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Learning Linear Algebra on my own time. Came upon a problem, which asked to find a projection matrix $P$ onto a column space of $A = \begin{bmatrix} 1 & 0 & 0 \\ 0 & 1 & 0 \\ 0 & 0 & 1 \\ 0 & 0 & 0\end{bmatrix}$ and project vector $b = \begin{bmatrix} 1 \\ 2 \\ 3 \\ 4\end{bmatrix}$ onto it.

The solution if fairly straight forward and the answer is $P = \begin{bmatrix} 1 & 0 & 0 & 0 \\ 0 & 1 & 0 & 0 \\ 0 & 0 & 1 & 0 \\ 0 & 0 & 0 & 0\end{bmatrix}$ and $Pb = \begin{bmatrix} 1 \\ 2 \\ 3 \\ 0\end{bmatrix}$.

There is another question to this problem.

For the matricies $A$ and $P$, if $P$ projects onto the columsn space of $A$ then what does $I-P$ projects onto?

Intuition told me that it is projecting onto left nullspace of $A$, i.e. onto the nullspace of $A^T$. And indeed it is not hard to demonstrate. Simply do the $I-P$ calculation and verify that it projects onto a left nullspace of $A$.

Here is my question. Say I have a generic matrix $A$ with its projection matrix $P$ that projects onto a column space of $A$. Is it always the case that $I-P$ will project onto a left nullspace of $A$? If it is, then how do I prove it? If it isn't, are there certain conditions that this will make it true? How do I find those conditions?

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Yes, that is true in general.

First, note that by definition the left nullspace of $A$ is the orthogonal complement of its column space (which, by the way, is unique, and so we say "the column space of $A$" rather than "a column space"), because $A^T x = 0$ if and only if $x$ is orthogonal to every column of $A$.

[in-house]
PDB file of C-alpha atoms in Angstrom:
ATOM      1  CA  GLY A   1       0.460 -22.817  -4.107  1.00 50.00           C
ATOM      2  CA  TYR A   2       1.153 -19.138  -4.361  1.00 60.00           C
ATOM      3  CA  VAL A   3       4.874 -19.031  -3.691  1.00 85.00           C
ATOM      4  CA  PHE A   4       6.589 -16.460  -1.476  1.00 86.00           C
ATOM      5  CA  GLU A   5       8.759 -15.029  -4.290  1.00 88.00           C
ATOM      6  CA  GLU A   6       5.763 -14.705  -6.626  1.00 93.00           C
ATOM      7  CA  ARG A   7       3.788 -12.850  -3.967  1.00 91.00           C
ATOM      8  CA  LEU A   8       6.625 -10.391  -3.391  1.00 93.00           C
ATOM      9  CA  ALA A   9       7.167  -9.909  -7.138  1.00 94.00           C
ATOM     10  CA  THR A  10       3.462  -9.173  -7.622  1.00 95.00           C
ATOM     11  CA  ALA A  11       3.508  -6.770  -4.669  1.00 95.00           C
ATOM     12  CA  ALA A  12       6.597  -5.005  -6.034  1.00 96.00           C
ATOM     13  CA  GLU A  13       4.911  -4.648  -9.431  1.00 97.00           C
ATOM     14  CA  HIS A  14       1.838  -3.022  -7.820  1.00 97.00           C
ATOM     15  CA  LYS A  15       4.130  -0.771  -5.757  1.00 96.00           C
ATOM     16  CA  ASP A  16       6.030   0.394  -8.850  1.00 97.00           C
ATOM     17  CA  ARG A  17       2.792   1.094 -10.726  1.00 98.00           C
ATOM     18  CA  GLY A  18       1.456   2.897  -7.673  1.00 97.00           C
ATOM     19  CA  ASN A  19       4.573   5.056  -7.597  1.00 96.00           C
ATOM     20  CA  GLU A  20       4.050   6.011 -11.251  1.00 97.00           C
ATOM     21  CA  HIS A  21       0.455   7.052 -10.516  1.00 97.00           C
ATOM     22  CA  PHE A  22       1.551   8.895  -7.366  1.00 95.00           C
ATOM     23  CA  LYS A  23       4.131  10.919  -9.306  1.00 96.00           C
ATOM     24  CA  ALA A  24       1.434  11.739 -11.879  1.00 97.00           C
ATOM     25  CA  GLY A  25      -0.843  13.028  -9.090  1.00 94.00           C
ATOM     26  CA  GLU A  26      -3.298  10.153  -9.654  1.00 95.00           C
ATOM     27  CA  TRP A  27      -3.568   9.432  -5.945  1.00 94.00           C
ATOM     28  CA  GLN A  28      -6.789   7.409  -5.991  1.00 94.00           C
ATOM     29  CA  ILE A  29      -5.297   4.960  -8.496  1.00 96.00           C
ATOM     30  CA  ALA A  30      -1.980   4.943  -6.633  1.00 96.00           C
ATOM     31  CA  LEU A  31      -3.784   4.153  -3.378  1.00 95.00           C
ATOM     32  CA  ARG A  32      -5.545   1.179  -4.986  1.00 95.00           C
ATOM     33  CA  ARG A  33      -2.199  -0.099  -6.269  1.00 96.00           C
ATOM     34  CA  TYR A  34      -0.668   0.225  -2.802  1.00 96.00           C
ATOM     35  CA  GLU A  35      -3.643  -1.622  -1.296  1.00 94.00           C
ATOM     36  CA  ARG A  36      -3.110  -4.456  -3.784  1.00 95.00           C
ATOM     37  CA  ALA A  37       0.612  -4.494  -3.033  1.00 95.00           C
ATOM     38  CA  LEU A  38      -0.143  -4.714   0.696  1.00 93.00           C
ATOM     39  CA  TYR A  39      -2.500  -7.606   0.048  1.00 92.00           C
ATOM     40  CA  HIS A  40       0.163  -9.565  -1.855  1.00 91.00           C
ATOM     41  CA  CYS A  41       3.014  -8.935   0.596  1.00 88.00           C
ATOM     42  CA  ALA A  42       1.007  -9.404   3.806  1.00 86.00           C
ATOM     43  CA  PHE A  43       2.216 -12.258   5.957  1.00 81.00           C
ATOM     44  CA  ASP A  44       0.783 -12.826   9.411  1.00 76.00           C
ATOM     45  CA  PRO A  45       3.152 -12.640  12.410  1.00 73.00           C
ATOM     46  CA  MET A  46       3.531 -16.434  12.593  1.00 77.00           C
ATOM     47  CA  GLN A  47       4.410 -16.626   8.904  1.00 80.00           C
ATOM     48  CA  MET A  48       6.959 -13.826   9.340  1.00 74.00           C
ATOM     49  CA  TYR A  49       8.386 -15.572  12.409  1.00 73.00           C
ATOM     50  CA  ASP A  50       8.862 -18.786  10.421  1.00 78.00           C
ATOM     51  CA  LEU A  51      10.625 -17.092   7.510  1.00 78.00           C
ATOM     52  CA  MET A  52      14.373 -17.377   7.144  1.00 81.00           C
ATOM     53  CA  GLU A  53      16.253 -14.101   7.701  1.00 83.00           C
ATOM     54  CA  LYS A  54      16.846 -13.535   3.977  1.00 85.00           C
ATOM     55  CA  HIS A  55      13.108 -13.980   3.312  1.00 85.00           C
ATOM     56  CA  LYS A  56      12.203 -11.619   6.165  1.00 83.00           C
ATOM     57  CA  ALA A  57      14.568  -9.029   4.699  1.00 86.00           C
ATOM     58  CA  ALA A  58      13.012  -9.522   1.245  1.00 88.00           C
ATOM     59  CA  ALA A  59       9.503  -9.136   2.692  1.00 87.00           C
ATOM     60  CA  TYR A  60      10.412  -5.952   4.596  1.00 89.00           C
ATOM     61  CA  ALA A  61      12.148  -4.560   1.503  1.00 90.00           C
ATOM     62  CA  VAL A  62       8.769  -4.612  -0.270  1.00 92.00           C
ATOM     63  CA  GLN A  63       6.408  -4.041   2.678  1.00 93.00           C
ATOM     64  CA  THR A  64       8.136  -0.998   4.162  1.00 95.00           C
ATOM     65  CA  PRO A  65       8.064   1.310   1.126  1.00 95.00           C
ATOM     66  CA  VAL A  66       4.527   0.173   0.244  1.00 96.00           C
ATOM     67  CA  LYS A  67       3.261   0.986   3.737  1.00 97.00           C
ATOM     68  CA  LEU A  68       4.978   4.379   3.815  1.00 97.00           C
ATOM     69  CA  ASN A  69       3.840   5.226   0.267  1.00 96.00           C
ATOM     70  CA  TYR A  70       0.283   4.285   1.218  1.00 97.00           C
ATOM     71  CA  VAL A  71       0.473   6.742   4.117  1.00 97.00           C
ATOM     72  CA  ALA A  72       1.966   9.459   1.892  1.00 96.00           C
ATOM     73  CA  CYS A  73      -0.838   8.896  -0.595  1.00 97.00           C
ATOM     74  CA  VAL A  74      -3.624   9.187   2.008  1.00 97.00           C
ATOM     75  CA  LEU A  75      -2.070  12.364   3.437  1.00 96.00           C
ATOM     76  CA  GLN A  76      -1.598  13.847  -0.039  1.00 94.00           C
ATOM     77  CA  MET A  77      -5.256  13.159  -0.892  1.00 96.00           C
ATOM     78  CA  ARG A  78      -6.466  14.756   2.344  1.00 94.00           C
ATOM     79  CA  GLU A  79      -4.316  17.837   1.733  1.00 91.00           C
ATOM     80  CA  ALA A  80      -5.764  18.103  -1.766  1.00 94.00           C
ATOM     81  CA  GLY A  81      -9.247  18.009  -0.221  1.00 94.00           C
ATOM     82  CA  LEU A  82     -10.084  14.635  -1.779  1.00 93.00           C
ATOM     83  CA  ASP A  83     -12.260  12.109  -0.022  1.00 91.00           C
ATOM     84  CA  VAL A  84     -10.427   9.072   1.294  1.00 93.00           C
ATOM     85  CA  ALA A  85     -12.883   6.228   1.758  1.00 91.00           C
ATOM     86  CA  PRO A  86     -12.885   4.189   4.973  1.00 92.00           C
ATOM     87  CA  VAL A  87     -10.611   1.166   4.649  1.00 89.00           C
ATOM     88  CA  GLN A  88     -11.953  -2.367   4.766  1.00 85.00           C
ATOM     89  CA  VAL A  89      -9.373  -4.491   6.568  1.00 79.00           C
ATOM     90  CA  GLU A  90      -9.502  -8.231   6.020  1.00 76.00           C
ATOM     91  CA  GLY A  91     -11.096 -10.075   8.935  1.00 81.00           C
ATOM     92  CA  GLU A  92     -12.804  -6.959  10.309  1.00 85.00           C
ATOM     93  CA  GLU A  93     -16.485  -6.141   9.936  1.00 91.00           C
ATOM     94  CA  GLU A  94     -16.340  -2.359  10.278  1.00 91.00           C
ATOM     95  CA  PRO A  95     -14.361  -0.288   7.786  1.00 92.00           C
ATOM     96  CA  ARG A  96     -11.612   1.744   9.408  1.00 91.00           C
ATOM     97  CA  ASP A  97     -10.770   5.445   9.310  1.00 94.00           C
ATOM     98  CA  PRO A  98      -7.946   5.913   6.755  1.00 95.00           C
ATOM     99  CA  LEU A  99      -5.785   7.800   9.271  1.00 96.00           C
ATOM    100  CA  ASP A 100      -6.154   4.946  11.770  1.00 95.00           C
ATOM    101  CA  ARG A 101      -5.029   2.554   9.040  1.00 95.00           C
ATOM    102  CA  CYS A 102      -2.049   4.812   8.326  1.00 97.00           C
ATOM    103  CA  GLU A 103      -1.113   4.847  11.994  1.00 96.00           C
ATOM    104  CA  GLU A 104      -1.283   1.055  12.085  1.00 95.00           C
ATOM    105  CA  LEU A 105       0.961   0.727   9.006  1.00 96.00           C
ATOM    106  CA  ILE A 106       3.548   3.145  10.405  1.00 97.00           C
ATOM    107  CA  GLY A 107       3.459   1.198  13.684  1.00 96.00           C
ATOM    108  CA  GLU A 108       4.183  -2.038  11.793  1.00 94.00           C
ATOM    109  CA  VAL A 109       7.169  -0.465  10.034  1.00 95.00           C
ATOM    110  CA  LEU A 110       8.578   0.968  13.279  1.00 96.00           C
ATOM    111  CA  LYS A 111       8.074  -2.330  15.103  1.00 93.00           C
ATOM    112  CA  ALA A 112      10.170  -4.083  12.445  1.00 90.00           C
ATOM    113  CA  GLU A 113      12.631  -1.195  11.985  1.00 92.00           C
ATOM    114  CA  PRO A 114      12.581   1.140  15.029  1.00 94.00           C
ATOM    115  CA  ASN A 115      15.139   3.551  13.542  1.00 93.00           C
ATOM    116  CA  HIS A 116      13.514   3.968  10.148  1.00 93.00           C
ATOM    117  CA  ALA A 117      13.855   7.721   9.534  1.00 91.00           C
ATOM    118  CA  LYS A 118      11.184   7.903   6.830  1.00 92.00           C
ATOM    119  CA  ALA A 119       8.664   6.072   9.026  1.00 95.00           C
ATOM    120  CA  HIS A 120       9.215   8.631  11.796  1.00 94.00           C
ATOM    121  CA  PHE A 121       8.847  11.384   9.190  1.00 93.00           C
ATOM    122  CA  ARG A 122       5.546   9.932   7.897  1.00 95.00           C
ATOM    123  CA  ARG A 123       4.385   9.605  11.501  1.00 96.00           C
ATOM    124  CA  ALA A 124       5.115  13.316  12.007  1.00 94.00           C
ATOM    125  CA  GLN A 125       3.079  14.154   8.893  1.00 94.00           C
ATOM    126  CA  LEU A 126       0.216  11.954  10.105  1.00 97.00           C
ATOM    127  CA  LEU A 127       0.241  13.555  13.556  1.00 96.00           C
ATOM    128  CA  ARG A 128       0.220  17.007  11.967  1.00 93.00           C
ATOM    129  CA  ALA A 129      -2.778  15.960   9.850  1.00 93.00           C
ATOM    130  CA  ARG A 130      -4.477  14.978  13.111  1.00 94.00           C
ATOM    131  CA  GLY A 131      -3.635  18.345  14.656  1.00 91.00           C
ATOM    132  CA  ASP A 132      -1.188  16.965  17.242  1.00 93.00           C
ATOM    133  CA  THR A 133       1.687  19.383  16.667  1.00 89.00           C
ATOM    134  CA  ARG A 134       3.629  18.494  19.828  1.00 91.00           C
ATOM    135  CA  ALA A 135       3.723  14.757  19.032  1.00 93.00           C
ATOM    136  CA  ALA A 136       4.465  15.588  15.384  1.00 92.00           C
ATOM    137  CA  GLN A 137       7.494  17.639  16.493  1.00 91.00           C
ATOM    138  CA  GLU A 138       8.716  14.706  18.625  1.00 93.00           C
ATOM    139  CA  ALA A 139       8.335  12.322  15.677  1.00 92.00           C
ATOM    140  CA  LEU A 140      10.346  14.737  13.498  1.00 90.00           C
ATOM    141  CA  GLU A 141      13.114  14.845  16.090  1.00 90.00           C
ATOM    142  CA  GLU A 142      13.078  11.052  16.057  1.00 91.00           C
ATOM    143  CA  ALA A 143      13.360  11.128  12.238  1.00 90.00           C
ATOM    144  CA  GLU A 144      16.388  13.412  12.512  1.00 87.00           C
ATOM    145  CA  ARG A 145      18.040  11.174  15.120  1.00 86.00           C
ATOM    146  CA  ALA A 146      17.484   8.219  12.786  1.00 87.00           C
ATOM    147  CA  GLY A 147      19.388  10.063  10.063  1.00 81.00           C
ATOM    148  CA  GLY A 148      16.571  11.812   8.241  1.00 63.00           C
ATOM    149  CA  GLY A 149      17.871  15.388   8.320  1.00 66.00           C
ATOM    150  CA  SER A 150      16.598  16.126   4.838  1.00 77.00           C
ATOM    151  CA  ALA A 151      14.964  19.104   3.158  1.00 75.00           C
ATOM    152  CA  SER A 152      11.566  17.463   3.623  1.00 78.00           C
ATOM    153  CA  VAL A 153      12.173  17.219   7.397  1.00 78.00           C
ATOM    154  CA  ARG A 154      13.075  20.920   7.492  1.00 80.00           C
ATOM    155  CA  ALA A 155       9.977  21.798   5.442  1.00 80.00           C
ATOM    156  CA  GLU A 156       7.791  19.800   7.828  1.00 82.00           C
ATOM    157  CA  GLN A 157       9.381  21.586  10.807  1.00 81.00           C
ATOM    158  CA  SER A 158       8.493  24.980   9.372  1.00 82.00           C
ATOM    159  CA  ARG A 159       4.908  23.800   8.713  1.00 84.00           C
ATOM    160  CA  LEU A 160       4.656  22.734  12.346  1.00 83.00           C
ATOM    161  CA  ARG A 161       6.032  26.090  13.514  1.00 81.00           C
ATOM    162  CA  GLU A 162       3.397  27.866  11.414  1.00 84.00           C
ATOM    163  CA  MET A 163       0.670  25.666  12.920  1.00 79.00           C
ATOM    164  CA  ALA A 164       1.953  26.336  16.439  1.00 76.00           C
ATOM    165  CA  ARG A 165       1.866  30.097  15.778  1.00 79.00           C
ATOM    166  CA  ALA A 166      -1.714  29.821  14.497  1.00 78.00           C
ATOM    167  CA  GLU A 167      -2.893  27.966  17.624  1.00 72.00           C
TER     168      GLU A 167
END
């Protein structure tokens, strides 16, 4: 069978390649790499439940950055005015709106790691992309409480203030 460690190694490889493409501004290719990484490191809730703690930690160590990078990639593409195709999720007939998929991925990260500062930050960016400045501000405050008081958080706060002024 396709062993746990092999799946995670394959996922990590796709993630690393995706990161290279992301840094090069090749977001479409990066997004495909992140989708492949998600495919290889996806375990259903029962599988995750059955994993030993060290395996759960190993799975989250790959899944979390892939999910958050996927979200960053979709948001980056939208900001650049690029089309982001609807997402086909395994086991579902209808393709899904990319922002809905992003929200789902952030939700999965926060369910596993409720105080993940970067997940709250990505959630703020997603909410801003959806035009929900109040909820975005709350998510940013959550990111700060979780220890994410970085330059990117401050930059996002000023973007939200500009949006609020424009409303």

Therefore, if $P$ is an orthogonal projector onto its column space, then $I - P$ is a projector onto its orthogonal complement, i.e., the nullspace of $A^T$. To see this, first note that, by definition, $Px = x$ for all $x$ is in the column space of $A$. Thus,

$(I - P)x = x - P x = x - x = 0$.

On the other hand, if $y$ is in the left nullspace of $A$, then $P y = 0$, and so

$(I - P)y = y - Py = y - 0 = y$.

Edit: also, if $P$ is an orthogonal projector, it is self-adjoint, and so is $I-P$, because the sum of two self-adjoint linear operators is also self-adjoint. Hence, in that case, $I-P$ is also an orthogonal projector.

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  • $\begingroup$ I guess I'm missing something. Here is that part that I don't understand: Therefore, if $P$ is an orthogonal projector onto its column space, then $I−P$ is a projector onto its orthogonal complement. How do you arrive to this conclusion? $\endgroup$
    – flashburn
    Nov 6 '17 at 19:36
  • $\begingroup$ Note that $(I-P)x = 0$ if and only if $Px = x$, which means that $(I-P)x = 0$ if and only if $x$ is in the column space of $A$. Similarly, $(I-P)y = y$ if and only if $Py = 0$, i.e., $y$ is in the left nullspace of $A$. Hence, for an arbitrary vector $z$, we have $z = Pz + (I - P)z = x + y$, where $Pz = x$ lies in the column space of $A$ and $(I-P)z = y$ lies in the left null space $A$. Also since $P$ is a projector it must be idempotent, meaning $P^2 = P$, and so $(I-P)(I-P) = I - 2P + P^2 = I - 2P + P = I-P$, i.e., $(I-P)$ is also idempotent. The claim thus follows by definition. $\endgroup$ Nov 6 '17 at 20:00
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Let's say that $x$ has been projected by $P$, is an image. So the $Px = x$. If I were to project this x by $I-P$, $$ (I-P) x=x-P x=x-x=0 $$. $x$ is itself in the projection of $P$, $0$ in the projection of $I-P$. That means that $P$ and $I-P$ are orthogonal complements.

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